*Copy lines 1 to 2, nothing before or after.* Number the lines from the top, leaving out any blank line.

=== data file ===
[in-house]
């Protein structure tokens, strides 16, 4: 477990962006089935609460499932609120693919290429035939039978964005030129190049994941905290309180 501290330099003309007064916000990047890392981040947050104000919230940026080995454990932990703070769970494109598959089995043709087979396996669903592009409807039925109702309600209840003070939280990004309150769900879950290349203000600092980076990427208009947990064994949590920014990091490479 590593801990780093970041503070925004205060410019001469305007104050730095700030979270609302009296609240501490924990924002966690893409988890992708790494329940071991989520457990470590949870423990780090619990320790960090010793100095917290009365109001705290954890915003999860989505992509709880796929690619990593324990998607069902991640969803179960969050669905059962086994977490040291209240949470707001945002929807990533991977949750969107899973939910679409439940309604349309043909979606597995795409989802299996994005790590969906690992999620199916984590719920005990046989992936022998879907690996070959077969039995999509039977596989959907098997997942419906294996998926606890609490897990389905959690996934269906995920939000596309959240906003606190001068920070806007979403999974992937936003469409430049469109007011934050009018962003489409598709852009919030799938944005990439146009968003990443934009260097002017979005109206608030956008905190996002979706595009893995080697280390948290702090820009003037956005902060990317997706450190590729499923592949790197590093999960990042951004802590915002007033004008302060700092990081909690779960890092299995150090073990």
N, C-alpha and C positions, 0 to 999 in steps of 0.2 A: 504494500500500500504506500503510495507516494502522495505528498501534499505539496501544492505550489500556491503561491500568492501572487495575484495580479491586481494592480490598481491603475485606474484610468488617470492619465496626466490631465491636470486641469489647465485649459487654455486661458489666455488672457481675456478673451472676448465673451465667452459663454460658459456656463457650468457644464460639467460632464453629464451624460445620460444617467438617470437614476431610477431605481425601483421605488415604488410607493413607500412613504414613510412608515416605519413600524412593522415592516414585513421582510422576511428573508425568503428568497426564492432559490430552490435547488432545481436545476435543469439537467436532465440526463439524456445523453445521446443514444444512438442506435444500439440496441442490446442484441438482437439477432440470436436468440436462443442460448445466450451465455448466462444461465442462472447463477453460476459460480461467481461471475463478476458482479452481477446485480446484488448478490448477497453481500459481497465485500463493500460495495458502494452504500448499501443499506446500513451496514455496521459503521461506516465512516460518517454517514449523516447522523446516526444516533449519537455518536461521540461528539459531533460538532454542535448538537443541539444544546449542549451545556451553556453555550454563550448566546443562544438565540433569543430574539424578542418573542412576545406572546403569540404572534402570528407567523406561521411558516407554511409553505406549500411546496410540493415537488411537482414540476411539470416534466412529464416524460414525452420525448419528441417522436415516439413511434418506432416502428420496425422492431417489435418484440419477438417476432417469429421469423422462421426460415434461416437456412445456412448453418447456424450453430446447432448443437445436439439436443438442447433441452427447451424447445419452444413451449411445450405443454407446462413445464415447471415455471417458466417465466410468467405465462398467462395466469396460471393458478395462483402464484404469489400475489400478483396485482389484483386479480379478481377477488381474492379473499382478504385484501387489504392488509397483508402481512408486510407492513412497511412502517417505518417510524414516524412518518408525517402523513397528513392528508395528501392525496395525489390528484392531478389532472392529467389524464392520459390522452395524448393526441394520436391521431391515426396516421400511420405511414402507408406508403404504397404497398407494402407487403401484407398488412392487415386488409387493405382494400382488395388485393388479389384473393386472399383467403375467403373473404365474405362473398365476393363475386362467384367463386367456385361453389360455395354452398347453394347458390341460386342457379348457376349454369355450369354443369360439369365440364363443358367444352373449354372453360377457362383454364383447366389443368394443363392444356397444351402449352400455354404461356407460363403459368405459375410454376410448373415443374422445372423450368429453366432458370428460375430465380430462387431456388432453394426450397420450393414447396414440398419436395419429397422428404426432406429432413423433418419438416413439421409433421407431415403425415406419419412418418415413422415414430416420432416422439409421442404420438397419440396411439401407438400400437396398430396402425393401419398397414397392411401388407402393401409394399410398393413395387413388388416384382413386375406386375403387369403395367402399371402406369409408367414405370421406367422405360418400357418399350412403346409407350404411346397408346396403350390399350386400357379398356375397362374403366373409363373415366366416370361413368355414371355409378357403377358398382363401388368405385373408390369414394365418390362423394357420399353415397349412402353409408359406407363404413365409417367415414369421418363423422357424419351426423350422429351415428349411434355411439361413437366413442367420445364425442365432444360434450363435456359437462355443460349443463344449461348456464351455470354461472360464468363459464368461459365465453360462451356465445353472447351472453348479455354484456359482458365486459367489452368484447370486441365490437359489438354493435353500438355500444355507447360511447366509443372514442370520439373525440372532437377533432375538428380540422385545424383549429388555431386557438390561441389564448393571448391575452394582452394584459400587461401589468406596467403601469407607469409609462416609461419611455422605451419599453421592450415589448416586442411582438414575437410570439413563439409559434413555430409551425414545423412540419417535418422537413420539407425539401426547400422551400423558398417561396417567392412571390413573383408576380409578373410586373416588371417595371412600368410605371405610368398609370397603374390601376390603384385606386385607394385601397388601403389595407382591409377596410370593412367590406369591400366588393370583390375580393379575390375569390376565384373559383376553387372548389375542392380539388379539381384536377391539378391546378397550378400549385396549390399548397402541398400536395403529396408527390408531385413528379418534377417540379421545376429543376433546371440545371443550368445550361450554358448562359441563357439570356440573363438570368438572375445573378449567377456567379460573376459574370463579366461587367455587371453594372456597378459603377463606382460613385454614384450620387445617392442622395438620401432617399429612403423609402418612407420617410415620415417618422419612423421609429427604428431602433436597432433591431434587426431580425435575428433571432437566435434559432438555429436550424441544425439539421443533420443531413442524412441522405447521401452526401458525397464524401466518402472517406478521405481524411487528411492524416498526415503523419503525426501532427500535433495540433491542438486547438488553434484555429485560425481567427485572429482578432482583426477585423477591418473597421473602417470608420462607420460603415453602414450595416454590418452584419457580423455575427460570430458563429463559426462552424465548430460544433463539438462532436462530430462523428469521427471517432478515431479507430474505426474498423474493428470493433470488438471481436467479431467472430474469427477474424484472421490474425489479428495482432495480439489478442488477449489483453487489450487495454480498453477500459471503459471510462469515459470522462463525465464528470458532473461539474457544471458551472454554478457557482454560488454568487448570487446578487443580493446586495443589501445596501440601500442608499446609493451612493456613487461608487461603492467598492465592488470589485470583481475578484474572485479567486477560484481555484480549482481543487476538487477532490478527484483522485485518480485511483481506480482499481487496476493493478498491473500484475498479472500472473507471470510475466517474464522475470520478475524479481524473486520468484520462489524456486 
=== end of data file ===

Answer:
[in-house]
């Protein structure tokens, strides 16, 4: 477990962006089935609460499932609120693919290429035939039978964005030129190049994941905290309180 501290330099003309007064916000990047890392981040947050104000919230940026080995454990932990703070769970494109598959089995043709087979396996669903592009409807039925109702309600209840003070939280990004309150769900879950290349203000600092980076990427208009947990064994949590920014990091490479 590593801990780093970041503070925004205060410019001469305007104050730095700030979270609302009296609240501490924990924002966690893409988890992708790494329940071991989520457990470590949870423990780090619990320790960090010793100095917290009365109001705290954890915003999860989505992509709880796929690619990593324990998607069902991640969803179960969050669905059962086994977490040291209240949470707001945002929807990533991977949750969107899973939910679409439940309604349309043909979606597995795409989802299996994005790590969906690992999620199916984590719920005990046989992936022998879907690996070959077969039995999509039977596989959907098997997942419906294996998926606890609490897990389905959690996934269906995920939000596309959240906003606190001068920070806007979403999974992937936003469409430049469109007011934050009018962003489409598709852009919030799938944005990439146009968003990443934009260097002017979005109206608030956008905190996002979706595009893995080697280390948290702090820009003037956005902060990317997706450190590729499923592949790197590093999960990042951004802590915002007033004008302060700092990081909690779960890092299995150090073990």